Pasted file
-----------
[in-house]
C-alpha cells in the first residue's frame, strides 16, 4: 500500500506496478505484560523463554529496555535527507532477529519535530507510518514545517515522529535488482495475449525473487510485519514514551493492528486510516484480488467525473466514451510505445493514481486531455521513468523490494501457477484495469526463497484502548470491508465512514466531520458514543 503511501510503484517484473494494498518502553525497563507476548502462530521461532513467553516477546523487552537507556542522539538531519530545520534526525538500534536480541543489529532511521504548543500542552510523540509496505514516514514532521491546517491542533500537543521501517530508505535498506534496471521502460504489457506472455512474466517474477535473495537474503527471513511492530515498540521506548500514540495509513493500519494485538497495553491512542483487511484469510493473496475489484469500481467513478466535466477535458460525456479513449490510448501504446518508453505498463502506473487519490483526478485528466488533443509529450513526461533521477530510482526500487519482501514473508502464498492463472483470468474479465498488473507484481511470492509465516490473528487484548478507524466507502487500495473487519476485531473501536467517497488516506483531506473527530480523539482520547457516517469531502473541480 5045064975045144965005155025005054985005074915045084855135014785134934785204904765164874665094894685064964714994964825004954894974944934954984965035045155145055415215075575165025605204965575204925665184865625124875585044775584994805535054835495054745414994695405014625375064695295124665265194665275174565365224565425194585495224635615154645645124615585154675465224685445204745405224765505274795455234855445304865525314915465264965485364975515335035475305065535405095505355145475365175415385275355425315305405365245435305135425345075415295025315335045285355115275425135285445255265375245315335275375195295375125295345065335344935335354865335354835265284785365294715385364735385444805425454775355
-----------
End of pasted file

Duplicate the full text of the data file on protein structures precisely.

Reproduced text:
[in-house]
C-alpha cells in the first residue's frame, strides 16, 4: 500500500506496478505484560523463554529496555535527507532477529519535530507510518514545517515522529535488482495475449525473487510485519514514551493492528486510516484480488467525473466514451510505445493514481486531455521513468523490494501457477484495469526463497484502548470491508465512514466531520458514543 503511501510503484517484473494494498518502553525497563507476548502462530521461532513467553516477546523487552537507556542522539538531519530545520534526525538500534536480541543489529532511521504548543500542552510523540509496505514516514514532521491546517491542533500537543521501517530508505535498506534496471521502460504489457506472455512474466517474477535473495537474503527471513511492530515498540521506548500514540495509513493500519494485538497495553491512542483487511484469510493473496475489484469500481467513478466535466477535458460525456479513449490510448501504446518508453505498463502506473487519490483526478485528466488533443509529450513526461533521477530510482526500487519482501514473508502464498492463472483470468474479465498488473507484481511470492509465516490473528487484548478507524466507502487500495473487519476485531473501536467517497488516506483531506473527530480523539482520547457516517469531502473541480 5045064975045144965005155025005054985005074915045084855135014785134934785204904765164874665094894685064964714994964825004954894974944934954984965035045155145055415215075575165025605204965575204925665184865625124875585044775584994805535054835495054745414994695405014625375064695295124665265194665275174565365224565425194585495224635615154645645124615585154675465224685445204745405224765505274795455234855445304865525314915465264965485364975515335035475305065535405095505355145475365175415385275355425315305405365245435305135425345075415295025315335045285355115275425135285445255265375245315335275375195295375125295345065335344935335354865335354835265284785365294715385364735385444805425454775355